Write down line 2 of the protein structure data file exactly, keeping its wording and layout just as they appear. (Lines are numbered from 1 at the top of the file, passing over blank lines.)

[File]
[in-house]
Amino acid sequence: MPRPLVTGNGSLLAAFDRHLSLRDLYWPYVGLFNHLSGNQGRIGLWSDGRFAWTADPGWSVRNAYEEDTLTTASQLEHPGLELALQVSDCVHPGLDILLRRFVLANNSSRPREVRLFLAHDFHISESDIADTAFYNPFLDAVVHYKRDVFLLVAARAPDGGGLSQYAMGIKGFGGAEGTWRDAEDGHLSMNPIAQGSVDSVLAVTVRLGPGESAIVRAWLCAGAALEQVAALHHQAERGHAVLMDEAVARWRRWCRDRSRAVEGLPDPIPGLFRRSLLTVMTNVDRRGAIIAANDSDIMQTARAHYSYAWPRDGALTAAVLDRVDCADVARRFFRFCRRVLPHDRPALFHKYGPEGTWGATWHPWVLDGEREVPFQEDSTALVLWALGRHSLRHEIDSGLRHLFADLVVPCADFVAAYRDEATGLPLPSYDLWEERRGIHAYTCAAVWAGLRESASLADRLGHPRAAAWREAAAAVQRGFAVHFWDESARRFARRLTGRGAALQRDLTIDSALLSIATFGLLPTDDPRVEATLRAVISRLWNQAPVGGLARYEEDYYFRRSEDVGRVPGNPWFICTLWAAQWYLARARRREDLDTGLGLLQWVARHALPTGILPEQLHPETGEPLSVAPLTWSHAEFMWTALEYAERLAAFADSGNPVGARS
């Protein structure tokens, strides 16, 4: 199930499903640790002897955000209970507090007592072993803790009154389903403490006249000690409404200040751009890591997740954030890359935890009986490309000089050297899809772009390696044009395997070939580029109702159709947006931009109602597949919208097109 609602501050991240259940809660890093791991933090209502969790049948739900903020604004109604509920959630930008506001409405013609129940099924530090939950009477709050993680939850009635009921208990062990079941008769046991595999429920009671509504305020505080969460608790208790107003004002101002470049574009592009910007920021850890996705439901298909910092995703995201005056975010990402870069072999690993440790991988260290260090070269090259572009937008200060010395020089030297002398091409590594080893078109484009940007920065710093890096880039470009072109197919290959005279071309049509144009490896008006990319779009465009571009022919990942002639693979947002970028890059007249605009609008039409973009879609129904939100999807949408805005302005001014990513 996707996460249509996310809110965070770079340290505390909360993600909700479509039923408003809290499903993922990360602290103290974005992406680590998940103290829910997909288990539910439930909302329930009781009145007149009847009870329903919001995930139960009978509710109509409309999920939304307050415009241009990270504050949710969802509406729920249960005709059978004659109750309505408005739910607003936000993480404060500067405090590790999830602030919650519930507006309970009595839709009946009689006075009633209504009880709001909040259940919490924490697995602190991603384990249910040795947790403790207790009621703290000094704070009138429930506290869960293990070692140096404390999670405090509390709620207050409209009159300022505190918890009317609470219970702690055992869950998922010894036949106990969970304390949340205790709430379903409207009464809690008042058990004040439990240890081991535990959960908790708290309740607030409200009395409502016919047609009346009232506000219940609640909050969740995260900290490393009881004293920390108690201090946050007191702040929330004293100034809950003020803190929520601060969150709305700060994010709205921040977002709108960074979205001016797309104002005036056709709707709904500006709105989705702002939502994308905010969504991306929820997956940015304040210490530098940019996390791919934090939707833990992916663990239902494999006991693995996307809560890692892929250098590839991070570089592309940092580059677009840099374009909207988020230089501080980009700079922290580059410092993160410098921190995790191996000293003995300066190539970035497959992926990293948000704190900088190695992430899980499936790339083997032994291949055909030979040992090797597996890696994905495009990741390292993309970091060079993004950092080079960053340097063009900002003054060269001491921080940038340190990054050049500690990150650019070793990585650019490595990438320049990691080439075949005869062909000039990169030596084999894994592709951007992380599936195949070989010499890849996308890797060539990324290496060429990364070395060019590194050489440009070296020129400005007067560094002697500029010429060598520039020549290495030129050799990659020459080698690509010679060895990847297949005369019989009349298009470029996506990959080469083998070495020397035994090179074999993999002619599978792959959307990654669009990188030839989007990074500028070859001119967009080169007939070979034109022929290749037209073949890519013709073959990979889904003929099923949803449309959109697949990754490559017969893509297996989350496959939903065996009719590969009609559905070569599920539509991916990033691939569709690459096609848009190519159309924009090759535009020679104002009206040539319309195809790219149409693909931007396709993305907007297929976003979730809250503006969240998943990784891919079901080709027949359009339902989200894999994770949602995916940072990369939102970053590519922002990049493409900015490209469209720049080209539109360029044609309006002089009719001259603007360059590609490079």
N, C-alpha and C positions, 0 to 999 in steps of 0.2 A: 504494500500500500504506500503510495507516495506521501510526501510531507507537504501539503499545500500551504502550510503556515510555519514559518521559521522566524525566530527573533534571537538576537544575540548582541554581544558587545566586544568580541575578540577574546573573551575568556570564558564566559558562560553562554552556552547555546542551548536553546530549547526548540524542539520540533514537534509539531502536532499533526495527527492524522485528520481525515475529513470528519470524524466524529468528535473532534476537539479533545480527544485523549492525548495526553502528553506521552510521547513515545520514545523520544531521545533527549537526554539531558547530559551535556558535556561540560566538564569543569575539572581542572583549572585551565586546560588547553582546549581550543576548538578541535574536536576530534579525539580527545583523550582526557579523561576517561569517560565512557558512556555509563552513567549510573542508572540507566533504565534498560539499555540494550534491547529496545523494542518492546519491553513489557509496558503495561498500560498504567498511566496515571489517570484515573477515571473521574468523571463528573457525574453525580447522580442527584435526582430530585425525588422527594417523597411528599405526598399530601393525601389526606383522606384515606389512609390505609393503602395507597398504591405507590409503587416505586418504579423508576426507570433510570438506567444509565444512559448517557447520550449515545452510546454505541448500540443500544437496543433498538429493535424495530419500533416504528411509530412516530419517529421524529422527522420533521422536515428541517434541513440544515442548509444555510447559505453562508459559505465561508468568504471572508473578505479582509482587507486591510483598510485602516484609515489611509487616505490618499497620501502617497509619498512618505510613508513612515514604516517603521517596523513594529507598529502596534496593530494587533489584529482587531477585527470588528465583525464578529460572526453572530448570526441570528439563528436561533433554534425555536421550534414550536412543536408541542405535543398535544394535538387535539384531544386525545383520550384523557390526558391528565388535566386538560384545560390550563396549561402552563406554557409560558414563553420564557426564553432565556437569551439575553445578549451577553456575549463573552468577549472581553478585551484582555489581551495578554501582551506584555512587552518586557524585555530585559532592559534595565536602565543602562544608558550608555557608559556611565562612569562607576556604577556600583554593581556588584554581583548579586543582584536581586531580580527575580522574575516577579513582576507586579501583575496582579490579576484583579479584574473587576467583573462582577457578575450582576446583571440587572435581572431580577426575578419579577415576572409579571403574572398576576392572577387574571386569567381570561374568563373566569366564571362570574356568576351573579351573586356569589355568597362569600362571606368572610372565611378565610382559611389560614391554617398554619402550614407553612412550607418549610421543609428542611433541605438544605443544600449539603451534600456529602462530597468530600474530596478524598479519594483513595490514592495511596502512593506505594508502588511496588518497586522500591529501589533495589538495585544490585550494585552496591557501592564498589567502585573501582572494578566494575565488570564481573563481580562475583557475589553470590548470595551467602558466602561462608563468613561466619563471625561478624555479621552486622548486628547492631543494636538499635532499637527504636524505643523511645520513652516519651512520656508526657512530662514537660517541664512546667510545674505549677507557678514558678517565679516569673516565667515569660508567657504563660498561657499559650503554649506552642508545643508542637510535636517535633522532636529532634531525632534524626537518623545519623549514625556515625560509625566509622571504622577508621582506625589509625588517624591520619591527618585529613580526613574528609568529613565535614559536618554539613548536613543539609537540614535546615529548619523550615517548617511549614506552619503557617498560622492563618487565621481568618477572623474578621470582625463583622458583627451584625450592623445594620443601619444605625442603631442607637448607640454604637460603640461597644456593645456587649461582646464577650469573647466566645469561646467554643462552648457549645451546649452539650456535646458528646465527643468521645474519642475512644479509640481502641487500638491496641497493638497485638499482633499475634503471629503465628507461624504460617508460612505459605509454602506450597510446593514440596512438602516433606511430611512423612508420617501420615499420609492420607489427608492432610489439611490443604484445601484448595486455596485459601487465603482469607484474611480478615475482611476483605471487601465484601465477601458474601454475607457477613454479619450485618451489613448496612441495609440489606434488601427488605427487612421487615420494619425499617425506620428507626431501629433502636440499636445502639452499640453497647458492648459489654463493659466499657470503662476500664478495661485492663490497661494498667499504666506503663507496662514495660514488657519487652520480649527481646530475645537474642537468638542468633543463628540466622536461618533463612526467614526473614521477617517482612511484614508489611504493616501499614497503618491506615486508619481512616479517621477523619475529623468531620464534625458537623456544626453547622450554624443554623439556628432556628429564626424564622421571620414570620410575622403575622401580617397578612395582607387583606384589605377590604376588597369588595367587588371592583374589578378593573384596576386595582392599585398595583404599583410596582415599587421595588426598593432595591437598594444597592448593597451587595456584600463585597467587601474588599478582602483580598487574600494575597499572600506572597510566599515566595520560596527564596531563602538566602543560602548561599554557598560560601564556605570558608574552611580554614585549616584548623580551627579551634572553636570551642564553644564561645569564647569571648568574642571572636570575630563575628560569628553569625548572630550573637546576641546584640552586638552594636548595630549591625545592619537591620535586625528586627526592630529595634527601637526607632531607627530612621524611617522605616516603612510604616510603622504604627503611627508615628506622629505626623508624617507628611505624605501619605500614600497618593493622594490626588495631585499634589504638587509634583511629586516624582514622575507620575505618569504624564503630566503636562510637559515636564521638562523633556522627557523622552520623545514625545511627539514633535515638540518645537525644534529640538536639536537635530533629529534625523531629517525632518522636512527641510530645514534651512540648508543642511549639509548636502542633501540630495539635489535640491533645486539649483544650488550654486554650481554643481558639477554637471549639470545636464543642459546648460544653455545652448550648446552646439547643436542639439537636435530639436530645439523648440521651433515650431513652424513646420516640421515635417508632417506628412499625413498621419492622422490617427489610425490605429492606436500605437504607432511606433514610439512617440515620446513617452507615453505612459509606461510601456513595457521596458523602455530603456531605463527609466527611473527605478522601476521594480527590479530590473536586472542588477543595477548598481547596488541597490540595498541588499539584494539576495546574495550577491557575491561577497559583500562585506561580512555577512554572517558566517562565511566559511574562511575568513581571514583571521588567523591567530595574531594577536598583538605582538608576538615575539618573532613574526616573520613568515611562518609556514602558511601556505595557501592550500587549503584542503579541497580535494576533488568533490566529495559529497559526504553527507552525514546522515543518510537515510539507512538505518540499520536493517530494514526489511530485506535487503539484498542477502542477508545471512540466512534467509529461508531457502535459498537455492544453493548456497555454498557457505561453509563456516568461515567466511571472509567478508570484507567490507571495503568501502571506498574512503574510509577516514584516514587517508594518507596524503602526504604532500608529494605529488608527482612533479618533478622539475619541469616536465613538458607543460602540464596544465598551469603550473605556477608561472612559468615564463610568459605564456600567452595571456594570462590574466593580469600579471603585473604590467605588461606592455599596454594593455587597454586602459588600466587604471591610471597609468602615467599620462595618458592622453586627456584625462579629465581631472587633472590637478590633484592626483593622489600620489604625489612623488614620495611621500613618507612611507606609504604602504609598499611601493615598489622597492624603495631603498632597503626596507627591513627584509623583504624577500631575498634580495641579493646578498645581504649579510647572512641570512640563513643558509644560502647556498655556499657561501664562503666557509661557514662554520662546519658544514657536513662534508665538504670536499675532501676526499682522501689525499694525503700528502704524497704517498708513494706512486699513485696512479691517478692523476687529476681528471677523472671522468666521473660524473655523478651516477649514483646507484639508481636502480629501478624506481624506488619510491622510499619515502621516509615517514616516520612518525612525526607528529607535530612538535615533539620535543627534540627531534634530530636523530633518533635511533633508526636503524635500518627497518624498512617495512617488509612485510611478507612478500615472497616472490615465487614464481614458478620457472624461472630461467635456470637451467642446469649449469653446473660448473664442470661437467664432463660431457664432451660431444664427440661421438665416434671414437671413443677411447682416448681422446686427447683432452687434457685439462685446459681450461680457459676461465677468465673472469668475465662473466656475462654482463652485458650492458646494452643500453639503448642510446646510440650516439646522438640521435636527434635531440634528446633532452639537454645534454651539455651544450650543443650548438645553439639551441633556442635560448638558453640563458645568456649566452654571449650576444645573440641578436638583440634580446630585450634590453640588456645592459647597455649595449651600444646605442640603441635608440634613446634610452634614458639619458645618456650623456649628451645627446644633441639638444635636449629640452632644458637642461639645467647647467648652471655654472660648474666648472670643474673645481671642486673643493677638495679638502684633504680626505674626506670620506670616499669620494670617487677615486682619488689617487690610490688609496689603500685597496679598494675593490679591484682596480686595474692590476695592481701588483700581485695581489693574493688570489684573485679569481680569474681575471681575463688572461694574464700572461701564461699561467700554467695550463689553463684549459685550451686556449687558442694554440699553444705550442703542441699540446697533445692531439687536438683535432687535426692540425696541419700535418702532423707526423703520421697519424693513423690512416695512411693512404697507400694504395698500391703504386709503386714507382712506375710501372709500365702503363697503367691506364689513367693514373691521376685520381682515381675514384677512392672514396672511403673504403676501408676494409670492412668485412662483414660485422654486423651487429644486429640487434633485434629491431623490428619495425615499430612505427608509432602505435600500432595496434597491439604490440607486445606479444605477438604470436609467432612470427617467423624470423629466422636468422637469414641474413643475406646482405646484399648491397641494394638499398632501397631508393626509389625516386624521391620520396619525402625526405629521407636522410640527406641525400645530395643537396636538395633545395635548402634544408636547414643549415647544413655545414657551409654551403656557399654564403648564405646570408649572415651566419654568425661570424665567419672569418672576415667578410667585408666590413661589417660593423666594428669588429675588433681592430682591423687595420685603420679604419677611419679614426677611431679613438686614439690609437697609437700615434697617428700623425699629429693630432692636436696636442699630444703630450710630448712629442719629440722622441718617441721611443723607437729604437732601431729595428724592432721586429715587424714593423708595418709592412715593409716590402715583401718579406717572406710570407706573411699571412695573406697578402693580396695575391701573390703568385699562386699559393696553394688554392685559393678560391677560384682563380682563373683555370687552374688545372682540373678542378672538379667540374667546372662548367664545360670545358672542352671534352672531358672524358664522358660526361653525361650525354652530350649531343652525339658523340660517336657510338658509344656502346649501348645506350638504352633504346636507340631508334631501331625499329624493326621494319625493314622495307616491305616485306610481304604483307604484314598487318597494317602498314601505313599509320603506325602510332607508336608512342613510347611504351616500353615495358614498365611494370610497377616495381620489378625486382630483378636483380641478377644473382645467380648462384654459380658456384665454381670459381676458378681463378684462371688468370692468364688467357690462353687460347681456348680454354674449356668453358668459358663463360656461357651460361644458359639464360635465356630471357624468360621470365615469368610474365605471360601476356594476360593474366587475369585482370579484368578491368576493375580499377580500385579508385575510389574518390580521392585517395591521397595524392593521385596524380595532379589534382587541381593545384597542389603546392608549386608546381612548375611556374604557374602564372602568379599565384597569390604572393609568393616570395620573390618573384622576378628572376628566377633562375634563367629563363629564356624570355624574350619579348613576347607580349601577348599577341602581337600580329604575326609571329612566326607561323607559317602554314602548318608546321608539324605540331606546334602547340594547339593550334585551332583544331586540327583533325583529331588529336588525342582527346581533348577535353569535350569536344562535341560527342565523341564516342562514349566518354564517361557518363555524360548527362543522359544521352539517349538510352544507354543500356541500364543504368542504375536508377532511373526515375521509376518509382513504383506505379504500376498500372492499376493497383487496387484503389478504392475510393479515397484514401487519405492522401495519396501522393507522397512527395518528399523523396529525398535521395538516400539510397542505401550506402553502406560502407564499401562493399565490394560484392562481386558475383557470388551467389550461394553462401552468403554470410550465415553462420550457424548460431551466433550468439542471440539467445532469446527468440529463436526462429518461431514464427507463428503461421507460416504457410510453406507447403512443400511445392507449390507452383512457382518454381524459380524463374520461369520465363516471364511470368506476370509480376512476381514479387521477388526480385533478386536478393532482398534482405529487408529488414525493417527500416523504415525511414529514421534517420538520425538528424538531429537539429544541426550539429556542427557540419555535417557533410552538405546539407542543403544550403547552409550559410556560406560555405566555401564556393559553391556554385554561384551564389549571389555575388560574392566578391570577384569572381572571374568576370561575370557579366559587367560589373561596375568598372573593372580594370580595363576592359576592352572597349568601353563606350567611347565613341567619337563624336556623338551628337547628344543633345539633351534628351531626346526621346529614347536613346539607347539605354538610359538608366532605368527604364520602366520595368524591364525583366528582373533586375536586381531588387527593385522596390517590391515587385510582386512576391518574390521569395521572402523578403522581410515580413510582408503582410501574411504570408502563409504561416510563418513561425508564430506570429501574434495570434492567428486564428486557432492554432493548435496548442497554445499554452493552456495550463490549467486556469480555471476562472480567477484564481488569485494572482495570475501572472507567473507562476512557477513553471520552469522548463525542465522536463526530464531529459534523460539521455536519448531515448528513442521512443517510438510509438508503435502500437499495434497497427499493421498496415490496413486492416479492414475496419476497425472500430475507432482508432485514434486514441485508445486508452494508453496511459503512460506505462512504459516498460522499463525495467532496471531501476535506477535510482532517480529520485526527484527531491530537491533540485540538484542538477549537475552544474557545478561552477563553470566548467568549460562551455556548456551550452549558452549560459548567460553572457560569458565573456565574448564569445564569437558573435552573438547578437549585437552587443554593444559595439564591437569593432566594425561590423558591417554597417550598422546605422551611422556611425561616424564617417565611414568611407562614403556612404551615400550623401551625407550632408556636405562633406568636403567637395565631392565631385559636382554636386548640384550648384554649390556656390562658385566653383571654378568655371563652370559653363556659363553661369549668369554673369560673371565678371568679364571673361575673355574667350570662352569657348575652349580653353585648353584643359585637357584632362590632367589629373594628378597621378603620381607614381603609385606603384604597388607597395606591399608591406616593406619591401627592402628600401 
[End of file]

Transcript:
Amino acid sequence: MPRPLVTGNGSLLAAFDRHLSLRDLYWPYVGLFNHLSGNQGRIGLWSDGRFAWTADPGWSVRNAYEEDTLTTASQLEHPGLELALQVSDCVHPGLDILLRRFVLANNSSRPREVRLFLAHDFHISESDIADTAFYNPFLDAVVHYKRDVFLLVAARAPDGGGLSQYAMGIKGFGGAEGTWRDAEDGHLSMNPIAQGSVDSVLAVTVRLGPGESAIVRAWLCAGAALEQVAALHHQAERGHAVLMDEAVARWRRWCRDRSRAVEGLPDPIPGLFRRSLLTVMTNVDRRGAIIAANDSDIMQTARAHYSYAWPRDGALTAAVLDRVDCADVARRFFRFCRRVLPHDRPALFHKYGPEGTWGATWHPWVLDGEREVPFQEDSTALVLWALGRHSLRHEIDSGLRHLFADLVVPCADFVAAYRDEATGLPLPSYDLWEERRGIHAYTCAAVWAGLRESASLADRLGHPRAAAWREAAAAVQRGFAVHFWDESARRFARRLTGRGAALQRDLTIDSALLSIATFGLLPTDDPRVEATLRAVISRLWNQAPVGGLARYEEDYYFRRSEDVGRVPGNPWFICTLWAAQWYLARARRREDLDTGLGLLQWVARHALPTGILPEQLHPETGEPLSVAPLTWSHAEFMWTALEYAERLAAFADSGNPVGARS